8th Edition

The Environmental Policy Paradox

By Zachary A. Smith, Peter Jacques Copyright 2023
    486 Pages 24 B/W Illustrations
    by Routledge

    486 Pages 24 B/W Illustrations
    by Routledge

    Now in its eighth edition, The Environmental Policy Paradox continues the book's tradition of offering an accessible introduction to the social, economic, legal, and political matters pertaining to environmental policy while also developing the student’s own unique views. The text explains why some environmental ideas shape policy while others do not and illustrates that even when the best short- and long-term solutions to environmental problems are identified, the task of implementing these solutions is often left undone or is completed too late.

    New to the eighth edition:

    • New topics including environmental social movements and the anti-environmental countermovements, environmental justice, corporate influence in regulatory affairs.
    • Analyzes the growing policy divide between the two parties, and the efforts of both Republicans and Democratic presidents to undo the policies of their predecessor.
    • Updated discussions of environmental justice issues.
    • Includes a range of visual aids in figures and tables to demonstrate trends in the topics covered.
    • A new co-author, Peter Jacques, recognized for his teaching and scholarship in global environmental politics and sustainability.

    A must-buy for courses in Environmental Policy, Environmental Studies, and Public Policy; and as a supplement for courses in American Government and Public Administration.

    Part 1: The Policy-Making Process

    1. Ecosystem Interdependence

    2. Changing Cultural and Social Beliefs: From Conservation to Environmentalism

    3. The Regulatory Environment

    4. The Political and Institutional Setting

    Part 2: Environmental Policy

    5. Air Pollution

    6. Water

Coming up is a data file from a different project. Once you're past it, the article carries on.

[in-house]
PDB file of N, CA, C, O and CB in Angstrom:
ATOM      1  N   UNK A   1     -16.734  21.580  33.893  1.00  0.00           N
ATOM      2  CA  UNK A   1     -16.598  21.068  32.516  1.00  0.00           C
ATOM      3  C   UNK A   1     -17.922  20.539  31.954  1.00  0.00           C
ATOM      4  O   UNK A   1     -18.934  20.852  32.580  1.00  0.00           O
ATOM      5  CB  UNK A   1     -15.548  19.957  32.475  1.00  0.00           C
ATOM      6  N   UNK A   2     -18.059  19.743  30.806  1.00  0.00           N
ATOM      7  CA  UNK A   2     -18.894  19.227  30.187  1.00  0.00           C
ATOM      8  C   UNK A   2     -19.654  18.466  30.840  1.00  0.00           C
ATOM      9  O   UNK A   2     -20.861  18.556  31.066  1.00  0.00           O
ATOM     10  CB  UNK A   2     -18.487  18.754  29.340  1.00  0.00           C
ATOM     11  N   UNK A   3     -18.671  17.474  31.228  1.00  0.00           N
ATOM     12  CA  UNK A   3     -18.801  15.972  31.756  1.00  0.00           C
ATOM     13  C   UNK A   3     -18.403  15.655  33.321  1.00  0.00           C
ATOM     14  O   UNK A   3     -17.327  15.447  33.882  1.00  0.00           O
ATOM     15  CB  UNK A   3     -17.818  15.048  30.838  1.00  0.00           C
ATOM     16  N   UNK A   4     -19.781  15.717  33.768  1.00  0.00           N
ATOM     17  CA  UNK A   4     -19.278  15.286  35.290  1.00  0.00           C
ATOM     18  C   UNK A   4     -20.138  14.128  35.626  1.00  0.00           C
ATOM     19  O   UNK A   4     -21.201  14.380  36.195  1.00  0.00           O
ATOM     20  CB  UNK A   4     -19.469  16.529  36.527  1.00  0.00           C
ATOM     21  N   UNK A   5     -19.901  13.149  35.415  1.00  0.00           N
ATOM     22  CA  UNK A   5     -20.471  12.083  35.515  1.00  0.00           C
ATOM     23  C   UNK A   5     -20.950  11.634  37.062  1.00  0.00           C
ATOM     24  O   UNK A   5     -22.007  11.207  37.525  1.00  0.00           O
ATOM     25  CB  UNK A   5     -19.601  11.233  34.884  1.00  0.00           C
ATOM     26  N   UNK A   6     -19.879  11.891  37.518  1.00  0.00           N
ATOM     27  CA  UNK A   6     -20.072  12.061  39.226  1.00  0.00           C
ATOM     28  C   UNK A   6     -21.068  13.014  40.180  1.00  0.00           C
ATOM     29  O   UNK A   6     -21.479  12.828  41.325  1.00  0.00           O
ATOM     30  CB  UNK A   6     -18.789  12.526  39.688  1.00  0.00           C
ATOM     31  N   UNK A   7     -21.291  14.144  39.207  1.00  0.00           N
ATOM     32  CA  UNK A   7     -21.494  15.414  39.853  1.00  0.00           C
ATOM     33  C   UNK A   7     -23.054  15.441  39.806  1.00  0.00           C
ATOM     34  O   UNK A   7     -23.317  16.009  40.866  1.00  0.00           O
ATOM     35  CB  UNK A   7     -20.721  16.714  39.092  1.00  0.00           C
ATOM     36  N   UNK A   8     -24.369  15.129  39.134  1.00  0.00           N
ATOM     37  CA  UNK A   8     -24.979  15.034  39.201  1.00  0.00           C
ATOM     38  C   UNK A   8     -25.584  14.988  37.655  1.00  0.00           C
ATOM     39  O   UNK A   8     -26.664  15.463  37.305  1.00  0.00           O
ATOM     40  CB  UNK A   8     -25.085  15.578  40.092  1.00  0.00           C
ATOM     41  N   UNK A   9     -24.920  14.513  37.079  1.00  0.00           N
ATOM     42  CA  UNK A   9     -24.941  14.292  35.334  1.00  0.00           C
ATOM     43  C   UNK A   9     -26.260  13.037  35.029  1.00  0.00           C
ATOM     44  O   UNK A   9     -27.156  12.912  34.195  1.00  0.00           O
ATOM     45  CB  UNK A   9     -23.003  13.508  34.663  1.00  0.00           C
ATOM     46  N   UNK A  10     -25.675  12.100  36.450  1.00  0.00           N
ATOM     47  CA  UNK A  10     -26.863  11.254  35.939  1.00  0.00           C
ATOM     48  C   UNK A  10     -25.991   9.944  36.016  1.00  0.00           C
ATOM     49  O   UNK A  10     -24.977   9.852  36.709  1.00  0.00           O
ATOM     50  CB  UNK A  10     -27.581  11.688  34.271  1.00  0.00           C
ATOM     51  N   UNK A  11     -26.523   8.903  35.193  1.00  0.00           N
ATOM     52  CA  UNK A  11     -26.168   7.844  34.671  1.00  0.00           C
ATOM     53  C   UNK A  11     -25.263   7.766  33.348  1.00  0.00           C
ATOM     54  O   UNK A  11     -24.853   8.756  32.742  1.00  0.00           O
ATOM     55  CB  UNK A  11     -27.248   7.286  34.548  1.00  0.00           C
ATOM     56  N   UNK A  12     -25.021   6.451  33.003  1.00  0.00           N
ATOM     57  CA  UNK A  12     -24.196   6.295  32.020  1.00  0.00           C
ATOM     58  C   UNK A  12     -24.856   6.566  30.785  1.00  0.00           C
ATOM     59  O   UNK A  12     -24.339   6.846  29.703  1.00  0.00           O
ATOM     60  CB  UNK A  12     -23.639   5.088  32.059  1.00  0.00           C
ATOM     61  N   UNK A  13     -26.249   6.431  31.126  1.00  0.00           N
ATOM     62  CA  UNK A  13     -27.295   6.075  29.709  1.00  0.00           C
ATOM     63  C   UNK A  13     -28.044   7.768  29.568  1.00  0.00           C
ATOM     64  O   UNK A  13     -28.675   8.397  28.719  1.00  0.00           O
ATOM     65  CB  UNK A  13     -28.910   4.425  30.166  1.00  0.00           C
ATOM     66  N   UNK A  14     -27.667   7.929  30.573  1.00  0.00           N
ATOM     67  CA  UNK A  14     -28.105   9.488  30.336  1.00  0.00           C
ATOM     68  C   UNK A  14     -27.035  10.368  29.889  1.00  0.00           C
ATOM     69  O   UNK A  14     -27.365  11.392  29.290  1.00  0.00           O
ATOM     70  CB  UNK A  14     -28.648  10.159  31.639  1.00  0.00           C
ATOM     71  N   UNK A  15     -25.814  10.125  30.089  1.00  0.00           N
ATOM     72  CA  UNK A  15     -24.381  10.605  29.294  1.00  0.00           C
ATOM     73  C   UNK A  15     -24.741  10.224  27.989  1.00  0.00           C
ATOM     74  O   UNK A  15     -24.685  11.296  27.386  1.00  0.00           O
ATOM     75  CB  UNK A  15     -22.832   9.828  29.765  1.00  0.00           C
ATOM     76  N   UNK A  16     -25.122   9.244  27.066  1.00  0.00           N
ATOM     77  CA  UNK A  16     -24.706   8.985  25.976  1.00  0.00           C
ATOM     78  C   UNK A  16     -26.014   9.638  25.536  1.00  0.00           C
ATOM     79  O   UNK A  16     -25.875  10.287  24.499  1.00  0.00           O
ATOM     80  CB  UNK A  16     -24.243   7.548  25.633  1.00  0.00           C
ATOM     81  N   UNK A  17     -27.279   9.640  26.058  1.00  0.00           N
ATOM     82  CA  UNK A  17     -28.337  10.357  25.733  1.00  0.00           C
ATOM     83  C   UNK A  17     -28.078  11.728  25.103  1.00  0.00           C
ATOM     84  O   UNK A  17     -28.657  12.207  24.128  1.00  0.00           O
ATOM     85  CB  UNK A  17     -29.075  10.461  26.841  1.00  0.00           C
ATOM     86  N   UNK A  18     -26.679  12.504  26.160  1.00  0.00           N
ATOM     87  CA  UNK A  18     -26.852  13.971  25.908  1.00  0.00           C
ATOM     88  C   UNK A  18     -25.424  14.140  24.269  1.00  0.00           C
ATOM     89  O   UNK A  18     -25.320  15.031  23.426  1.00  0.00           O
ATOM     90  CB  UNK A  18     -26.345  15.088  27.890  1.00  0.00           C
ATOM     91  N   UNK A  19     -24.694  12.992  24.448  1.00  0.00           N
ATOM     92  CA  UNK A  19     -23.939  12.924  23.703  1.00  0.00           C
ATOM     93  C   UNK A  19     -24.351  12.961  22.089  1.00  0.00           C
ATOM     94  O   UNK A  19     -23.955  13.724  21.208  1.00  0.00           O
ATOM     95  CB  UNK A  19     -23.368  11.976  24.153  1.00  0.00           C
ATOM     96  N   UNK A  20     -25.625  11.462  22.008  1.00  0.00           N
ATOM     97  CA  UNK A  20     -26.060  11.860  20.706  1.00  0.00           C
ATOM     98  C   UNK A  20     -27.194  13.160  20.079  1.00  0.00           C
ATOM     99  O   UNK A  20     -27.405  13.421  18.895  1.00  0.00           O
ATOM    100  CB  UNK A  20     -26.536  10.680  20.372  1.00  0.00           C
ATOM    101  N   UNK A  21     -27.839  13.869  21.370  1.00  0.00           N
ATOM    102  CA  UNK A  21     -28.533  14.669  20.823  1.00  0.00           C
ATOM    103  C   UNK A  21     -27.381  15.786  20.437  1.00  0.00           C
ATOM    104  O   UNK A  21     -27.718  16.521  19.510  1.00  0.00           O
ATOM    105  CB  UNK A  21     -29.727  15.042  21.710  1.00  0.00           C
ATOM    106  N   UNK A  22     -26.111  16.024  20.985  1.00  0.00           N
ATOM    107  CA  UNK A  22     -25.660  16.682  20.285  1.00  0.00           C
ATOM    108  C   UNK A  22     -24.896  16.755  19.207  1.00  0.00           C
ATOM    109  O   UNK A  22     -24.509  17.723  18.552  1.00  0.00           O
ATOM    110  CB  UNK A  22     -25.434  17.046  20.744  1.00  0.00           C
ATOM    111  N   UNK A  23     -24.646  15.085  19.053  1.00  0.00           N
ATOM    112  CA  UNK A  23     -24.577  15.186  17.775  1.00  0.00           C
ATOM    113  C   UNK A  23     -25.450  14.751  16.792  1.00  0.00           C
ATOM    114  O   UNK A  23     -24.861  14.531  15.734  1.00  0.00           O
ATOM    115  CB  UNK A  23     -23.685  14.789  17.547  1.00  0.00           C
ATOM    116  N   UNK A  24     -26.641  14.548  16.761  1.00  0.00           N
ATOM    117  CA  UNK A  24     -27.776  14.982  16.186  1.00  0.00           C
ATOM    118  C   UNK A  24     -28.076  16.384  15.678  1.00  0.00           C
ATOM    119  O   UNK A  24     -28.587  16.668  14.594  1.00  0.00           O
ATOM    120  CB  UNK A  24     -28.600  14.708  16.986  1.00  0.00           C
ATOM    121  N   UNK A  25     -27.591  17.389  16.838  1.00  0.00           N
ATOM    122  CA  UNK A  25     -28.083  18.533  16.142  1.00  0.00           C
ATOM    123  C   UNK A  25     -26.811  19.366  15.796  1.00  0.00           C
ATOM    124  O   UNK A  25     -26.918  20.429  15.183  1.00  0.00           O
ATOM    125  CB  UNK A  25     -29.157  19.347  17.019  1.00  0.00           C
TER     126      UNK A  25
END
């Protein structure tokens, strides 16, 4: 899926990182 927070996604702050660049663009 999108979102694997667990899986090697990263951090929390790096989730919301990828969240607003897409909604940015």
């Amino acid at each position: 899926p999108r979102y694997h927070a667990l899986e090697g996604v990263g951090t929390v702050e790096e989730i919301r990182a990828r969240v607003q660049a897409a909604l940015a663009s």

7. Energy

    8. Toxic and Hazardous Materials and Waste Management

    9. Land Management Issues

    10. International Environmental Issues

    11. International Environmental Management

    12. Conclusion


    Zachary A. Smith is Regents’ Professor of Environmental and Natural Resources Policy and Administration in the Department of Politics and International Affairs at Northern Arizona University.

    Peter Jacques is Professor of the School of Politics, Security, and International Affairs and the National Center for Integrated Coastal Research at the University of Central Florida. His other book with Routledge is the second edition of Sustainability: The Basics.

    The Environmental Policy Paradox by Zachary A. Smith and Peter Jacques is a very well-written, comprehensive and informative textbook on the environ- mental policy-making process in the United States. This eighth edition updates and improves the already very useful, insightful and widely-recognized textbook in order to meet the changing needs and expectations of the students. I would like to recommend The Environmental Policy Paradox to all under- graduate and post-graduate students very enthusiastically.
    Oktay F. Tanrisever, Chairperson, Center for Black Sea and Central Asia (KORA), Faculty Member, Department of International Relations, Middle East Technical University

    This text offers a unique multidisciplinary approach to environmental policy challenges, ambitiously linking natural, socio-economic, and political systems. It introduces ecology and sustainability concepts, critically examines dominant social paradigms that contribute to environmental problems, and explores discourses and movements to effect change. The role of science and problems of politicization, fragmented political power and partisanship, corporate influence, and environmental injustice are key insights that help students under- stand suboptimal policies. Policy area chapters from air and water pollution to energy and land use include key national laws, the politics of their development, and ongoing regulatory conflicts and implementation issues. Global issues and cooperation are featured too.
    Gina Keel, Professor of Political Science, State University of New York, Oneonta